Everywhere I look, I see chubs. Mainly in the mirror, as that’s where I spend most of my time ogling over my 50 spare post pregnancy tyres but also on other 8 week olds, 3 month olds, 4 month olds (the list goes on..) and toddlers. In fact, it seems to be that every other baby I see is chubbing up…except my own. She’s a scrawny little squirrel and at first, it really worried me. At a GP check-up our family doctor commented on how she was “a skinny little thing” and so began the running around like a frantic headless chicken. I was a mother on a mission, desperate for her baby to put on weight. I was feeding and feeding, draining my poor boobs into submission and yet, she still stayed in her 0 month clothing. What was i doing wrong!?!! It turns out though, that our poor little possum has an intolerance and so requires a special formula and for me to go on a specific diet. Winning winning – she puts on weight and i start to lose it, right? Wrongo! Now she’s refusing bottle and holding out for booby. It’s like a western standoff between Bill “Booby” Winter and Frank “Flip Formula” Flippen and inevitably, Booby Winter ain’t the one with a naff shot. She’s slowly putting on weight though, even if it is a mere 30g a week. But nevertheless, we still have ourselves one scrawny skinny decaf venti lacto free babyccino and my 2 month old has the appetite of a two week old. I’ve slowly come to terms with this though and realised that actually, it’s ok. And here’s why it’s ok for you, too. 
1.Your baby is happy.
Sure, she cries, but who doesn’t! Some days I can’t help but curl up on the sofa around my newborn and silently sob (and sometimes also not so silently, much to my other half’s horror). I’m yet to relieve myself from this hormonal babymoon and I wouldn’t have it any other way. Your bundle of joy is full of exactly that and he’s laughing, smiling and chatting away more and more each day. Your baby is happy, and knows it…and will soon be clapping their hands too. You are the reason they’re enjoying life, so keep it up Mumma. 
2.She will not starve.
When she’s hungry, she’ll let you know. If i’ve learnt one thing about having a fussy baby, it’s that no matter how long this Booby vs Bottle stand off is going on, one of us will cave. Granted, it’s mostly me as I am the weaker of the two of us but there have been occasions when she’s grown tired of her wails and protests and eventually allows that bottle teat to fill her tummy. She hates me at first but after those initial 3 seconds of moaning, complete with bottle in mouth, expressing her disgust for me as a mother, she realises that actually life isn’t that bad and it’s a lot nicer when some warm milky is funneling down her throat. We went through the exact same protest but just reversed 3 weeks ago following her tongue tie snip and as tough as it is to see their little face scrunched and reddening, your baby will not go hungry and they’ll thank you for persevering. Good job Mummy.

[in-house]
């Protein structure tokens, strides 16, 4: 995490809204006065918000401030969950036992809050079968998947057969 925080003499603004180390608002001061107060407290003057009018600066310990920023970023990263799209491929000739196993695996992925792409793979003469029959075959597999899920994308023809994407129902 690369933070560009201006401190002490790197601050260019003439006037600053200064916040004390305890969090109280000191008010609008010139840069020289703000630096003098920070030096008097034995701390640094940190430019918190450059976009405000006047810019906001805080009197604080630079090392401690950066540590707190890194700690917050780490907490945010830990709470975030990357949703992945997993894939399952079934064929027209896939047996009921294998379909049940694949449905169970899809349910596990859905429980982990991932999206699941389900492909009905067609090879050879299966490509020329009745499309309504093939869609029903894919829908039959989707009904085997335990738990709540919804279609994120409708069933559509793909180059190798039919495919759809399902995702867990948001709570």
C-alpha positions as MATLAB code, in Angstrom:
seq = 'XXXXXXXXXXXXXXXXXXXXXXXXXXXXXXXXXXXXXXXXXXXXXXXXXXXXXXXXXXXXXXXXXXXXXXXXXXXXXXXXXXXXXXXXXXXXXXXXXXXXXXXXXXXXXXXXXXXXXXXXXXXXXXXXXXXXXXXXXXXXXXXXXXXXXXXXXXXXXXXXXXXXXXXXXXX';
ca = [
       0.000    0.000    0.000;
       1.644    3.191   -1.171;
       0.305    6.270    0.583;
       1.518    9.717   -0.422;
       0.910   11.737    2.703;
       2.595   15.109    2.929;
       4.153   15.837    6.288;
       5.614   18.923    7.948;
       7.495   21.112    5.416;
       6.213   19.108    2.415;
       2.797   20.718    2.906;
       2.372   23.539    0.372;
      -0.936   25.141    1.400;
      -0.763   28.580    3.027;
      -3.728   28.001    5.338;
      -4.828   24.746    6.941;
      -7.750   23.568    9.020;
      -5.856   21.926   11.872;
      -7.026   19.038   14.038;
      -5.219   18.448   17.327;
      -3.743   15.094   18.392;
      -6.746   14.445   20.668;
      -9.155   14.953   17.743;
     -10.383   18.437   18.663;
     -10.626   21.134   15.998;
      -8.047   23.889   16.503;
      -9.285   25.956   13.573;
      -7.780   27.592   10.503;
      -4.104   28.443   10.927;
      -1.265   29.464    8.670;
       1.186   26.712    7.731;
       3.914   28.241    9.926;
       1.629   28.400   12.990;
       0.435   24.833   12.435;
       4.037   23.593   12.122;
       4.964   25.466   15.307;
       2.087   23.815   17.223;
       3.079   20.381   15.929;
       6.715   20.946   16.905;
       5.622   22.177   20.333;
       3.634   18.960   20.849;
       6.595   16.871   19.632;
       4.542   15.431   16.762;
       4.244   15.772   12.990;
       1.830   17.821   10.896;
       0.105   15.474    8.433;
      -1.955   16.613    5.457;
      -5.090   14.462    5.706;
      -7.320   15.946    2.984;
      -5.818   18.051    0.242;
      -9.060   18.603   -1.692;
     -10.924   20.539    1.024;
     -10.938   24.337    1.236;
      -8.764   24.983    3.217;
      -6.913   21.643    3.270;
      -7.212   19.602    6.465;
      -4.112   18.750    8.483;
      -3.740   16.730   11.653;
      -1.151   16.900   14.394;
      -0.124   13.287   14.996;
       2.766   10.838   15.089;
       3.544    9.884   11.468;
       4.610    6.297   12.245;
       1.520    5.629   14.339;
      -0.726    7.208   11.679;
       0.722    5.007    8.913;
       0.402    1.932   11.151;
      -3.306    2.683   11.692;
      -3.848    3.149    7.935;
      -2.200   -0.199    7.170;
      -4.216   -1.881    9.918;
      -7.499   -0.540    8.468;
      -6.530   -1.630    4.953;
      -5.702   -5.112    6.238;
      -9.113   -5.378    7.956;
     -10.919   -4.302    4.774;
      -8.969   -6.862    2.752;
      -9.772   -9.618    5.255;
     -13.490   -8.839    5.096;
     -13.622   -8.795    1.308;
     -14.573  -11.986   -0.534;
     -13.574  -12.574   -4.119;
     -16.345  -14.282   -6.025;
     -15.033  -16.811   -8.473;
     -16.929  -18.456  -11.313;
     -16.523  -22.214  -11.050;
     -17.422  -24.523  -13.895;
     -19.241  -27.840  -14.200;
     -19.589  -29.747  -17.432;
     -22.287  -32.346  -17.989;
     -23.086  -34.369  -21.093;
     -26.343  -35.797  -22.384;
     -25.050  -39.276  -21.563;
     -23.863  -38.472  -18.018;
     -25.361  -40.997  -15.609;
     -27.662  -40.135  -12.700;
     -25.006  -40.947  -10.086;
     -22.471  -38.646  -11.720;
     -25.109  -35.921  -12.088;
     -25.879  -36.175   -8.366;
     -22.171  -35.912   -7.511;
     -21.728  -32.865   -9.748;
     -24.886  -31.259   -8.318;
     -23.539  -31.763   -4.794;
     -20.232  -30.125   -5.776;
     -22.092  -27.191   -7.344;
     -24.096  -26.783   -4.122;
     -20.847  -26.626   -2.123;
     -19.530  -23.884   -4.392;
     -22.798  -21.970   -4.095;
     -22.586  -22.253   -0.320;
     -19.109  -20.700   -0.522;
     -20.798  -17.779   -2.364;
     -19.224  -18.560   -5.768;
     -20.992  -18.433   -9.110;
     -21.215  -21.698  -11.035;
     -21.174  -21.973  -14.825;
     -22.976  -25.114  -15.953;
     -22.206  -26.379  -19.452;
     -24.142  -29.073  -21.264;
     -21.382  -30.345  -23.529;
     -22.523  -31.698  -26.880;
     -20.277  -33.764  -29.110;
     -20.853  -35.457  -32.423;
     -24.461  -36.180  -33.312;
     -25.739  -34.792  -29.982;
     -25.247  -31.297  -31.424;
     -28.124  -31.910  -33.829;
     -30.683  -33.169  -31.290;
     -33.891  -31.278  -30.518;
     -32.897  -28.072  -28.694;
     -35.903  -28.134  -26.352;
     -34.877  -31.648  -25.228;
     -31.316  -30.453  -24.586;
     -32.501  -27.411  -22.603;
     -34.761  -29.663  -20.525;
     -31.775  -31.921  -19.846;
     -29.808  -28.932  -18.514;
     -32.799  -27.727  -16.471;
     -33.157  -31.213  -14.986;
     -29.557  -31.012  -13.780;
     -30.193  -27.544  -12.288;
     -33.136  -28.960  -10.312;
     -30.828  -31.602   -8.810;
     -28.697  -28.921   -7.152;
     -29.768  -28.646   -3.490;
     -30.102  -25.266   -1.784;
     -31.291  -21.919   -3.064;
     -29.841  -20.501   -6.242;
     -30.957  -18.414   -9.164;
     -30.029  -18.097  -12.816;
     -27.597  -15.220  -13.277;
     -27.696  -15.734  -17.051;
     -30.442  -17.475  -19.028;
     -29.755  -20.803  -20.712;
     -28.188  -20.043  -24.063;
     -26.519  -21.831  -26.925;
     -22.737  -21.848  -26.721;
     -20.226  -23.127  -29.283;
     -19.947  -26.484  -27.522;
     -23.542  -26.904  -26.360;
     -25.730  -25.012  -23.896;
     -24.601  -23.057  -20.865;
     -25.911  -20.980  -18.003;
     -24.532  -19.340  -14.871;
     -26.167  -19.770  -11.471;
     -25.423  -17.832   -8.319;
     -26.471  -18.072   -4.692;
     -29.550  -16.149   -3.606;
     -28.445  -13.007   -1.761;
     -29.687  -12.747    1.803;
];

3.Everyone is different.
Or maybe the same. Because according to my parents, I was exactly like this. Not only fussy, but stubborn too. Apparently I refused to eat anything until the age of 2 ½ except for cheese ham and gherkins (kudos to that weaning menu). Maybe this is payback for the tribulations I put my parents through as a little one then, as they do not seem like worried Grandparents at all and even sent me over a Whatsapp with my Baby Book growth chart as reassurance for my own baby’s skinniness. Sure enough, our charts are looking pretty on par; up, down and all around and look at me now – majorly chubby. Granted, i’ve just had a baby. But I certainly don’t struggle with putting on weight now. Her Tata (he’s polish) does however and no matter what crap he puts into his body, he stays the same slim chap. I am hand down envious of his cellulite free bottom and in a way, I hope she inherits this as well as his girly eyelashes. 

4.This will not affect weaning.
Move over milky, the mush is in town! Imagine if all your fridge was stocked with, was orange juice. Amazing for a while, but then you need something the mop it up. Food is great. Yes, ok, so I only liked 3 foods at first but then I discovered smoked salmon and I became the most culinary cultured baby ever. His tastebuds will go wild and soon enough your milk will just be a refreshing chaser, so try not to let your baby’s skinny bod worry you about weaning too much. Chances are that your baby will remain thin even throughout weaning but that’s just their physique. Maybe your little one is going to be an athlete, or a gymnast or a ballerina. We just don’t know, but what we do know is that you’re feeding and they’re eating and if you’re still not convinced, go back to point number 2 🙂
5.You are not doing anything wrong.